Nick has helped with and sometimes won my favorite SAVE THE FROGS! event, the Art Contest. When I go into schools, I leave a poster in each classroom I visit. The children and teachers always love them, and I have heard reports back that certain schools have whole units designed around the contest. The Core Curriculum includes The Life Cycle of Frogs in 2nd grade and Frog Diversity Threatened in 3rd. Two posters stapled together made a great sign for me this year Earth Day, attracting attention, admiration, and picture taking.

                                                                

23. Ecuador Adventures and Frogs – El Crater Part 1

23. Sunday, June 18th, To the Middle of the World

Aargh! Last night was our last frogging! How can I bear it?

Goodbye, Casa Divina jungle!           Goodbye, Casa Divina forest!                Goodbye, my special stream guides!

At 10:30 am we were at the circle to take the bus back towards Quito. We arrived at El Crater at the Pululahua Geobotanical Reserve. When we put our luggage in our rooms, we saw that one could view the landscape sitting at the head or foot of the bed. What a way to wake up!  There also was a great view from the other side, steadfastly guarded by an elegant llama.

Fortunately, the sun held out for us for the afternoon, although it was a little chilly. Our faithful bus driver took us to Mitád del Mundo. Faithfully, I took a photo (see yellow circle and yellow line) from the top of the monument, that I sent to my faithful husband. He was quick to point out (faithfully) the truth that the equator line is really not the equator.

So much for thoughts of fixing it: plans were stalled to rebuild the world’s tallest assembled structure (5,000 feet) 800 feet to the north to the ACTUAL equator, for a mere $250 million. Hopefully the architect, Rafael Viñoly, will be able to afford his life in New York without this contract; Ecuador is not a wealthy country.  

Most people don’t care and love to have their pictures taken on the current equator line anyway. Brian and Chris, and Katie and Michael apparently preferred the back of the monument.

We left at closing time with a few more souvenirs to take home.  By the time we got to El Crater, it was too late to get that stunning photo of the landscape sitting at the head or foot of the bed.

 

22. Ecuador Adventures and Frogs – Casa Divina Part IV

Saturday, June 17th, Full of surprises.

Finally we got back to the head of the trail at the top of the cable car line. The others, surprisingly, were still waiting for us. The original plan was to take the cable car back, go into the village of Mindo to join the butterfly farm group for lunch and wander around the town.

Instead, we were met with the news that the cable car was stuck in the middle of the ravine, and that it would probably be 24 hours before it was operative again. The workers were fashioning a rescue mechanism for the stranded individual suspended in space. While we felt compassion, we felt no envy for his situation.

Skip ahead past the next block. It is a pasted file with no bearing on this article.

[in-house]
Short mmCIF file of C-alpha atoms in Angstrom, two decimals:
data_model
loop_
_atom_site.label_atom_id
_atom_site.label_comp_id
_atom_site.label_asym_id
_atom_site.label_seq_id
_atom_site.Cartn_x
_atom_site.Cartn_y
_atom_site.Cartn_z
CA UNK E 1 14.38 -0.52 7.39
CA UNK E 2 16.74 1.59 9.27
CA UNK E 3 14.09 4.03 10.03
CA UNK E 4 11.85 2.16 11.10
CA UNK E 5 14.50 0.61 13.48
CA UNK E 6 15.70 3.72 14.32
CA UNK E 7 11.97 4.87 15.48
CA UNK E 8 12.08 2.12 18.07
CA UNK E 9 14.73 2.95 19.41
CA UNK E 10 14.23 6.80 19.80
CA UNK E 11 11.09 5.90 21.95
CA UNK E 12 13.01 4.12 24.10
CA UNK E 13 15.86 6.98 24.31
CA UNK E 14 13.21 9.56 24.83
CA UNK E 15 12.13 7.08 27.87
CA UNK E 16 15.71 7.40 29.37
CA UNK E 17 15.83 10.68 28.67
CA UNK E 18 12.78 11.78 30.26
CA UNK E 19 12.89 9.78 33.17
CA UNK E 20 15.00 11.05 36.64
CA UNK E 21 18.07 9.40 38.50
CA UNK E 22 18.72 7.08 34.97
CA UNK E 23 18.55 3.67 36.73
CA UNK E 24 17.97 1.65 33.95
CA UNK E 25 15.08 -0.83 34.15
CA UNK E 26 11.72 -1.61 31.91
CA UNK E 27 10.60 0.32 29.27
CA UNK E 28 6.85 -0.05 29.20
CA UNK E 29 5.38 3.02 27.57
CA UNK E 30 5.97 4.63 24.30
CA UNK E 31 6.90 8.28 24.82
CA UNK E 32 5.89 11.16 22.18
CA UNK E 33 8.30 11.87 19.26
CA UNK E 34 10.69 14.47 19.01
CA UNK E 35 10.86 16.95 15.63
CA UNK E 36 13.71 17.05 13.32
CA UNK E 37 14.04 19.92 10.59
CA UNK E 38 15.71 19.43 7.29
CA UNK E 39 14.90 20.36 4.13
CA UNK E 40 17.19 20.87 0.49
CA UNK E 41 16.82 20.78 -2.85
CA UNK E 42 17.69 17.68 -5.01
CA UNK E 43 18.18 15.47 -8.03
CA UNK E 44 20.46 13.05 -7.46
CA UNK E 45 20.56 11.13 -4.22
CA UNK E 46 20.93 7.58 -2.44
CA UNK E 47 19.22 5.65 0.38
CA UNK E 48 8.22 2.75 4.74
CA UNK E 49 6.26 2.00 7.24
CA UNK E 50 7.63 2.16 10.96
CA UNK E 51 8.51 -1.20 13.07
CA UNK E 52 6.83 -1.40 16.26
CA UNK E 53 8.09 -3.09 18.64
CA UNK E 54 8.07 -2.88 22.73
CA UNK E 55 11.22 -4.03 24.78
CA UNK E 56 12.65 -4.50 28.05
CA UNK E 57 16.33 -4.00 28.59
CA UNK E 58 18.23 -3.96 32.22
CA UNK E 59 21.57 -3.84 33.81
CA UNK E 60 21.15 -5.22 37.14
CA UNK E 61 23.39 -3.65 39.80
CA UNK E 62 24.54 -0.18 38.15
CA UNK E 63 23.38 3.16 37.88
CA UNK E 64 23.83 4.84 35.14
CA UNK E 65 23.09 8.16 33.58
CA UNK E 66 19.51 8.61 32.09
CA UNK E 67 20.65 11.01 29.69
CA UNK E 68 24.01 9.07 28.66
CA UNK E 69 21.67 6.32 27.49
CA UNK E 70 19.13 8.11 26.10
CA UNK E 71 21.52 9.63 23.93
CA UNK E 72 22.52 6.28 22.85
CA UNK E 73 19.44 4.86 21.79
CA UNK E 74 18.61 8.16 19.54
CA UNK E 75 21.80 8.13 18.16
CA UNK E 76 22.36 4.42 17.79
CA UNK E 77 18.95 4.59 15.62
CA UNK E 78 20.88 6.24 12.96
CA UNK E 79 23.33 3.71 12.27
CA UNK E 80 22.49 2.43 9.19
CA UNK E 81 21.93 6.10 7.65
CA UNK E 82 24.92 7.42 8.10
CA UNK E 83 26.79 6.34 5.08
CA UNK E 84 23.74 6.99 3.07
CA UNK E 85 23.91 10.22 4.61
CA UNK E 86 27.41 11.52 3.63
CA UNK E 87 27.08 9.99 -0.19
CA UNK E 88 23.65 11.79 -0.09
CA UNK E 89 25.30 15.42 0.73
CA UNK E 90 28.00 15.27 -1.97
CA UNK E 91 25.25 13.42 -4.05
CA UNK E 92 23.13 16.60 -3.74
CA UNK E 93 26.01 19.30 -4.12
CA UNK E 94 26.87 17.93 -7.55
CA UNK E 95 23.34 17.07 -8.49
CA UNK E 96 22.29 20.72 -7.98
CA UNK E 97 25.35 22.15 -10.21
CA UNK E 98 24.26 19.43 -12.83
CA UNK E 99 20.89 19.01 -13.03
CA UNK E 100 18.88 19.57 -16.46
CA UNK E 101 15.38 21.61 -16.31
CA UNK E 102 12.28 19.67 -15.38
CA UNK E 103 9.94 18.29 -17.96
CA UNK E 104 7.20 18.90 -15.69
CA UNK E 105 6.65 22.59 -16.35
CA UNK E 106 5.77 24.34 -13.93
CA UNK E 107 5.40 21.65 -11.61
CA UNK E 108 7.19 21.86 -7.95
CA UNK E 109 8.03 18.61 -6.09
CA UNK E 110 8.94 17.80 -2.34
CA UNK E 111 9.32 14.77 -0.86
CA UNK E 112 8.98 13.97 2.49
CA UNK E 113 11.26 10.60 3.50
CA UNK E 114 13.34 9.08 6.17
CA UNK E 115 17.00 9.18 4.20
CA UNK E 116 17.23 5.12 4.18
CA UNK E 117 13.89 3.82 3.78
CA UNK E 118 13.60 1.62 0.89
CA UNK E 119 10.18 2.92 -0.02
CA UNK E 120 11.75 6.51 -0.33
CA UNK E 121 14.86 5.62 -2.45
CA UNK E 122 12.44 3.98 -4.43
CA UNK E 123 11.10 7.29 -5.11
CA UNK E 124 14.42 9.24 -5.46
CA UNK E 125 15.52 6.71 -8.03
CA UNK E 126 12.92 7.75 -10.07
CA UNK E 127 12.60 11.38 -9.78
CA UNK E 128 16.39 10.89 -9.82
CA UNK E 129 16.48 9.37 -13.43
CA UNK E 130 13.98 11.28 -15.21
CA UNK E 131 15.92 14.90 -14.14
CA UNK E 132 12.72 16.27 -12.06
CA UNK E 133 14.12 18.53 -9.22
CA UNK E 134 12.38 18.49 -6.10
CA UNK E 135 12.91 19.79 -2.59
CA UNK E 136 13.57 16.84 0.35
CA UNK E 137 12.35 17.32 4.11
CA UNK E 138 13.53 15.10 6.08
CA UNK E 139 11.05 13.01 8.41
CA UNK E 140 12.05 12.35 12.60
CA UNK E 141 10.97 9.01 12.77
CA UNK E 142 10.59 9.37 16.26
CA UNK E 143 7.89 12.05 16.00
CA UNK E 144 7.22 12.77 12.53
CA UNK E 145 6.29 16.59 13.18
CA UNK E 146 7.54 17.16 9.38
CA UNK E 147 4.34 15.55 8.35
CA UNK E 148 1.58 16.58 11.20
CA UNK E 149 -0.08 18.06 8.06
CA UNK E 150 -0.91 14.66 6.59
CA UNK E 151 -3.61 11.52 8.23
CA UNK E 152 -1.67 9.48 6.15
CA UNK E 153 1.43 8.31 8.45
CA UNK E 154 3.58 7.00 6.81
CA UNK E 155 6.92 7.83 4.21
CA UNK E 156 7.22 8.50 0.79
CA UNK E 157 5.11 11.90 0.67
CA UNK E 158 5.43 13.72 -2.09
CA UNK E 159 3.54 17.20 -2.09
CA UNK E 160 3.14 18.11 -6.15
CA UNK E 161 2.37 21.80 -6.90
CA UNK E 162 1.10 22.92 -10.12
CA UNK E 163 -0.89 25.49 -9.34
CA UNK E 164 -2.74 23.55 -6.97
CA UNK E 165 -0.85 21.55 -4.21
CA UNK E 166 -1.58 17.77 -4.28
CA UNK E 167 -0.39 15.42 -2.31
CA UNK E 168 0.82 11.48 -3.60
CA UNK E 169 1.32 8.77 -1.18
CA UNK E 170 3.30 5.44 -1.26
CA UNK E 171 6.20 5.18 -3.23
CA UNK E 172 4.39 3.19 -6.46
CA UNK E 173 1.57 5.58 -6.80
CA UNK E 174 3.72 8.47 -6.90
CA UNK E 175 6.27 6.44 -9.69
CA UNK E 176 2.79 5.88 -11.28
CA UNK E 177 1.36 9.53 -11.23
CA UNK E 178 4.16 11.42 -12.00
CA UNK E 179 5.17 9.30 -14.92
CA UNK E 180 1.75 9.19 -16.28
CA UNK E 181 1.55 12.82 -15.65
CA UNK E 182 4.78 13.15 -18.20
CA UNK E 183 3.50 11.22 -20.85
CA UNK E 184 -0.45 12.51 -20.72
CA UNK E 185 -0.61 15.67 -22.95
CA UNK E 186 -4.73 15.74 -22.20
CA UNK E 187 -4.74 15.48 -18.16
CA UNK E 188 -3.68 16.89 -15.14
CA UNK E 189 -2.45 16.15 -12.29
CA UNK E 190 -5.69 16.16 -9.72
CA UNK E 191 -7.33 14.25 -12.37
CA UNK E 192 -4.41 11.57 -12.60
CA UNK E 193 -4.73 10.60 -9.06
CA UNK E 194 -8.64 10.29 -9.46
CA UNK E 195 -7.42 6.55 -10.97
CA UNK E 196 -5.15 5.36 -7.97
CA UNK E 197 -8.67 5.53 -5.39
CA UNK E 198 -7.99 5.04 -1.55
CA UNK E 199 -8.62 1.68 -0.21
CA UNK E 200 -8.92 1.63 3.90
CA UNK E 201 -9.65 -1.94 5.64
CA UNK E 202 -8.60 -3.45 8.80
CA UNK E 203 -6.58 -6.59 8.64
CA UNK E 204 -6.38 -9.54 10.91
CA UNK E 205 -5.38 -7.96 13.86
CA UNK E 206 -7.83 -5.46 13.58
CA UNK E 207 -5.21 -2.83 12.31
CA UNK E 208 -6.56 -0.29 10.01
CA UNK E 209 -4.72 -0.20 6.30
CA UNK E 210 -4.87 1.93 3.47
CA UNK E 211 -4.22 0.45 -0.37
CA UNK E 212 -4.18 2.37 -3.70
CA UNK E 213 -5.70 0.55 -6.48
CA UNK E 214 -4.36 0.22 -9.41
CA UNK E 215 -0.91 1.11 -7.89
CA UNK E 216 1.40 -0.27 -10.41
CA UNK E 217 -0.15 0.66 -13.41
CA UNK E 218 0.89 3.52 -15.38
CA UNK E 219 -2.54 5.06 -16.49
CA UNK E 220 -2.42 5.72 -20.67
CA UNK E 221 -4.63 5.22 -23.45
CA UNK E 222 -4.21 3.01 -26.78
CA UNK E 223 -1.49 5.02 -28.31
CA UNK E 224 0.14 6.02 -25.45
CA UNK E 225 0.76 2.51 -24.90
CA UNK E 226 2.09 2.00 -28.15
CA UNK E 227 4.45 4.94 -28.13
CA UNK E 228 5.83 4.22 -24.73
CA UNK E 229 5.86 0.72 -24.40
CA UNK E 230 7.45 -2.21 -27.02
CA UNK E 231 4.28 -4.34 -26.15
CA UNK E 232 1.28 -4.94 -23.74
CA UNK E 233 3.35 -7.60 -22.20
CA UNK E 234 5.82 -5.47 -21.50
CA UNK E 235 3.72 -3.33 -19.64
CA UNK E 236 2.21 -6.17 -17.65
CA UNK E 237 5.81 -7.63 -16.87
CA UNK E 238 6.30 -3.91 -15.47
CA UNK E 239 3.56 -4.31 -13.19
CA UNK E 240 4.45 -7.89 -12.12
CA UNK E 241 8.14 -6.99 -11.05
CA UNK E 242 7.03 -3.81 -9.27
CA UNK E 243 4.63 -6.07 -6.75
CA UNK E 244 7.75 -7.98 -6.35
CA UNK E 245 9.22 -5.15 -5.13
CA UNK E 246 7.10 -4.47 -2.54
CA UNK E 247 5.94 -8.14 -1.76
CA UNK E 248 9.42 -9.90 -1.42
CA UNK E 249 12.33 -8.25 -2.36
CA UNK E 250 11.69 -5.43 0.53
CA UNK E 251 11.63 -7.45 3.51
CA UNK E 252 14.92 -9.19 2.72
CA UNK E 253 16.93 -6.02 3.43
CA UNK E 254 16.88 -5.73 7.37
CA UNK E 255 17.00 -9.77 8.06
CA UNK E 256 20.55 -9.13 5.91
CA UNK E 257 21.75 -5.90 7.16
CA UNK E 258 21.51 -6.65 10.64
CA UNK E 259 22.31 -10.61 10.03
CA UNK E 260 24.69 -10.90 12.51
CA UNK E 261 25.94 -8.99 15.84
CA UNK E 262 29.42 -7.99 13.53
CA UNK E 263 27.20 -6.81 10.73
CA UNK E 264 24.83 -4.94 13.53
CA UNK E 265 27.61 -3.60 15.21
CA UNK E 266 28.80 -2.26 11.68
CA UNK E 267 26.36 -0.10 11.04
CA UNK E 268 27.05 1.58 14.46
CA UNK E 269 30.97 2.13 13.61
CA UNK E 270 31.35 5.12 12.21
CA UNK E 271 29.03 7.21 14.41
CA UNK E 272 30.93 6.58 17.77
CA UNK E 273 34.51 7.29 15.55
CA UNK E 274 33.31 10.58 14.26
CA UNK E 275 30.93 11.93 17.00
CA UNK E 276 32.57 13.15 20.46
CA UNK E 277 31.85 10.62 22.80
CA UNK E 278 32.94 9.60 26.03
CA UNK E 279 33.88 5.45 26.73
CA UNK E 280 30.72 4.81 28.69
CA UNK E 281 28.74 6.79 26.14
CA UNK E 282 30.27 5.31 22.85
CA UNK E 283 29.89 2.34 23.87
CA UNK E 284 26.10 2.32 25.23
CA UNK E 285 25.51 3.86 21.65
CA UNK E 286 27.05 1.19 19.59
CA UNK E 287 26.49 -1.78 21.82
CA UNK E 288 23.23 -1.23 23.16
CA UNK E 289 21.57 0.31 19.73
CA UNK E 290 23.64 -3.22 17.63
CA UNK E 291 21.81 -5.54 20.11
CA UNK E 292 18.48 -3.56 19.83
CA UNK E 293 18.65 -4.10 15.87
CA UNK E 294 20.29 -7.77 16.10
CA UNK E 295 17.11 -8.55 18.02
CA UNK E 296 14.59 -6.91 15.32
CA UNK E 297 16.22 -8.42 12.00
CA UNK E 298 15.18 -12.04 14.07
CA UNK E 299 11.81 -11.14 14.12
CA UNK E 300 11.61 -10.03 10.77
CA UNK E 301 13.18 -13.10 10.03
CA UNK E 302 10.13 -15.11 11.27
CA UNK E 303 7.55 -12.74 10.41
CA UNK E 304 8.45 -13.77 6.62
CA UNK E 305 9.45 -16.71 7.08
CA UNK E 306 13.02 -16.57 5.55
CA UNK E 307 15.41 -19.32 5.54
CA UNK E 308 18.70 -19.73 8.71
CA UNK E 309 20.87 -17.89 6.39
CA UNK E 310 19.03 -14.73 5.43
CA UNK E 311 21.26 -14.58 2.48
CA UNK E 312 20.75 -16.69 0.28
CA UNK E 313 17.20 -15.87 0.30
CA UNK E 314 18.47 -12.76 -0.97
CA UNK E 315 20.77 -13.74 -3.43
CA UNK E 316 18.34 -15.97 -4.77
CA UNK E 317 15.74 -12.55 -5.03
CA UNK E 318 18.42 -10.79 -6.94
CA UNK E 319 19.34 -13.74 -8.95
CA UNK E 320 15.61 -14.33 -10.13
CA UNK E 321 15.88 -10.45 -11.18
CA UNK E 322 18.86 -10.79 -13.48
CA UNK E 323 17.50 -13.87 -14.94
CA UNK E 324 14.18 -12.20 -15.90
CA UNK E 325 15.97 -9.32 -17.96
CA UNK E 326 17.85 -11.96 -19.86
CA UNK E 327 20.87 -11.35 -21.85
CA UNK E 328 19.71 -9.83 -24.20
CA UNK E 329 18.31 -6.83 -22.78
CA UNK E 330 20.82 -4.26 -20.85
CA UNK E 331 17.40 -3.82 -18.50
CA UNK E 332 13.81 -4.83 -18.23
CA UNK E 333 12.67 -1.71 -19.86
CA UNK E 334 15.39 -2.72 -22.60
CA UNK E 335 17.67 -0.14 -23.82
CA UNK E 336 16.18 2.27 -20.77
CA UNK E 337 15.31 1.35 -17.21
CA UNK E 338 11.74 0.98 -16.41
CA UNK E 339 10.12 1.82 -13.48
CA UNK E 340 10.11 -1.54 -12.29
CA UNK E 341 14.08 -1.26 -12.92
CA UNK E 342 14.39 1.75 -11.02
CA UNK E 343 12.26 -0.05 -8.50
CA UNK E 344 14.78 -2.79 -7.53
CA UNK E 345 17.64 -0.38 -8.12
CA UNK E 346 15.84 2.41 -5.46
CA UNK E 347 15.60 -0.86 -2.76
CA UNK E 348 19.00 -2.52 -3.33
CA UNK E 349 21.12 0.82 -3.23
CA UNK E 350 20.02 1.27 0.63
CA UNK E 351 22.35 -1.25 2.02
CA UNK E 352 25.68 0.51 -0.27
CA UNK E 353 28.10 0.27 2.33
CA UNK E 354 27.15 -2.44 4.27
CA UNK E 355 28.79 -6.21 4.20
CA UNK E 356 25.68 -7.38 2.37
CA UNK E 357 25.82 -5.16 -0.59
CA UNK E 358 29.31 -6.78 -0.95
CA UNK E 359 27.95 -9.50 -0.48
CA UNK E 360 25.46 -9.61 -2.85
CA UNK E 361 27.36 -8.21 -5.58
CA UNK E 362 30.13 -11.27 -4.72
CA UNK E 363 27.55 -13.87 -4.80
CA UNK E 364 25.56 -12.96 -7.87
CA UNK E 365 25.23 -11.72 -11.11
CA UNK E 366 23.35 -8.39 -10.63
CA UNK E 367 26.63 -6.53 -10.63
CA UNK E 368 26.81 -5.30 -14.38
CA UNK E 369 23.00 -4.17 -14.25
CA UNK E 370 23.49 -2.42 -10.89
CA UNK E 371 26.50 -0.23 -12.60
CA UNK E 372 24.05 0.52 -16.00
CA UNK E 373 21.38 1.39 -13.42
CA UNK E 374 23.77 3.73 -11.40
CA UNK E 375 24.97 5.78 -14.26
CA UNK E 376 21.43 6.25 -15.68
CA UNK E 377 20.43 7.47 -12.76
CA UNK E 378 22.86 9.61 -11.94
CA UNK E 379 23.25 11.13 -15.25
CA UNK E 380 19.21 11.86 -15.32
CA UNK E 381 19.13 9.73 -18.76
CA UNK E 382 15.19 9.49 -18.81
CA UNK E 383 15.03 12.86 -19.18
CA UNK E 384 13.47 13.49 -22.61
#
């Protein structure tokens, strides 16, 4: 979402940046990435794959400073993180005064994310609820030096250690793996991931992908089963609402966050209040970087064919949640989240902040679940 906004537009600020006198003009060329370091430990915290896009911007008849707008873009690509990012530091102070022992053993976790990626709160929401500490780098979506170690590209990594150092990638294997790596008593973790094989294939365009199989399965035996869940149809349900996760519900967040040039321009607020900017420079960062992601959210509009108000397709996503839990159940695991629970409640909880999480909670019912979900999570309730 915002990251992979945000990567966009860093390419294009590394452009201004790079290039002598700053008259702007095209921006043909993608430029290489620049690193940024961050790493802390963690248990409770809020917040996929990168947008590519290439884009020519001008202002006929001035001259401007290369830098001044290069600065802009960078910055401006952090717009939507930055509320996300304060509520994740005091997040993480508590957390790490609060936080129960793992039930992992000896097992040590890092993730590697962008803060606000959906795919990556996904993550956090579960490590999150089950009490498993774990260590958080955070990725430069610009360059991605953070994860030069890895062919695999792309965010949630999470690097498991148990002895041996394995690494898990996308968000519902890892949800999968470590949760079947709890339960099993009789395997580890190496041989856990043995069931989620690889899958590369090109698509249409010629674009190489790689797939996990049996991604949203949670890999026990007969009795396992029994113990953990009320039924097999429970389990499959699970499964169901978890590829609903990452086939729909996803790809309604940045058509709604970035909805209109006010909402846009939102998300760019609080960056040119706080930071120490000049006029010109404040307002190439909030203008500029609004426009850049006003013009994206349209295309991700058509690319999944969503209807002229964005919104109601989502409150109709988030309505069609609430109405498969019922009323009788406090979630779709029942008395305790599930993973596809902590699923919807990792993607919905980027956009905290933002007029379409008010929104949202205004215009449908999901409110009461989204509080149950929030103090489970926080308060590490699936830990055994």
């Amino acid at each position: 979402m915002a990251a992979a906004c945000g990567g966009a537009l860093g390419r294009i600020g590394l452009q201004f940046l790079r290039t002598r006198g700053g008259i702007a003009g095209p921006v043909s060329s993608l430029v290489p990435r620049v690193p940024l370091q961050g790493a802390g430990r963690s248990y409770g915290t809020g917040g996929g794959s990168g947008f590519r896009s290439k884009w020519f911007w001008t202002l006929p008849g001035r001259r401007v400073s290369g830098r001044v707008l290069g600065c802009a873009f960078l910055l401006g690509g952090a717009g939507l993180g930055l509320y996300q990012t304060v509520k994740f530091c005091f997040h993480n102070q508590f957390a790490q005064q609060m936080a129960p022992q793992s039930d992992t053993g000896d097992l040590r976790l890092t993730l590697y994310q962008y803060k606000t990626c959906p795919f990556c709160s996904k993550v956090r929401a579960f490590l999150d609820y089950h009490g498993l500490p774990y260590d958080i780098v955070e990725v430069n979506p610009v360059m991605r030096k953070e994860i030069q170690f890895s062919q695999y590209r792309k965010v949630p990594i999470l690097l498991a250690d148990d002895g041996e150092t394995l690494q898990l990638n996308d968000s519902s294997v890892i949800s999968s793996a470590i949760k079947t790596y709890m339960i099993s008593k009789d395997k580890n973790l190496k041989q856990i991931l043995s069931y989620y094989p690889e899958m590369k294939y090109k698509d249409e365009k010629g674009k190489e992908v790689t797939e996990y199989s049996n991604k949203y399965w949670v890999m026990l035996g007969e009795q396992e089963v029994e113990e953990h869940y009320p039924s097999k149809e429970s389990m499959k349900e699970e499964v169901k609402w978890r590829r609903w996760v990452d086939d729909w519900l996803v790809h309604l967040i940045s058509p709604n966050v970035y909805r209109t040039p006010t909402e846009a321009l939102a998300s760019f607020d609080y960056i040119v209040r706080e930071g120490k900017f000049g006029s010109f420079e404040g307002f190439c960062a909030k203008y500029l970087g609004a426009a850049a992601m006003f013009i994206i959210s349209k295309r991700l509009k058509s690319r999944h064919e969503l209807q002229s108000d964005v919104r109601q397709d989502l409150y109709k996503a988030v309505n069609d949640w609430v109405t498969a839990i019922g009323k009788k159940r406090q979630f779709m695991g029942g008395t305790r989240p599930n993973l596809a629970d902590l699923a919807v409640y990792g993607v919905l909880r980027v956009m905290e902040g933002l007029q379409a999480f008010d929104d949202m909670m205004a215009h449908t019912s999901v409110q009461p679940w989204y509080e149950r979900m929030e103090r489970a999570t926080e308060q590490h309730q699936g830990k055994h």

Ours was challenging enough: We would have to walk all the way down into and up out of the deep chasm.

At the end of the hike, way past lunch time, Michael’s Fitbit reported the following:
Total miles walked: 8.5
Total steps climbed: 20,852
Total flights of stairs 149
Total hours on foot: 6

No wonder we were more than a little tired!

Time for a bath, stretch, rest, dinner, and photos of Molly, Efraim, and their younger daughter. This was our last evening together.

I told their assistant Gabrielle very firmly not to laugh, and of course, she did not.

Alas, this was our last night for frogging. The group had gotten permission through Efraim, who came with us, to go to land owned by another ecolodge. We were led down a rocky, slippery and narrow stream, with high banks on both sides, and only occasional flat (wet) ground on one side or the other.

Our guides that night were Ephraim, his assistant Alex Luna, our Paolo, Chelsea and Michael, and a guide from the property we explored. Alex, as kind and helpful as any true leader, was the person who volunteered his shoulder, hand and arm during our walk down the stream.

Ephraim used my pitiful old cracked  I phone to get some better photos for me.

Hanging lizards were a common site on our Frogging nights.

What was less common was to see a helpless lizard being used to demonstrate his throat pouch, and I worried.

The absolute best photo, though, and which made the whole evening worth a trip back to Ecuador any time, left me with a question of whether these two will co-exist, or will Liz eat Frog?

We saw two good egg sacks, one on a leaf, and the other hanging. Maybe the second one was like the one that yielded its treasure to my back earlier in the day.

This was a night for more frogs and a few toads.

     

“Look to the left! Look to the right! Look straight ahead!  Move on!”

                     

And please help SAVE THE FROGS! Donate!

21. Ecuador Adventures and Frogs – Casa Divina – Part III

Friday, June 16th, Froggy Finds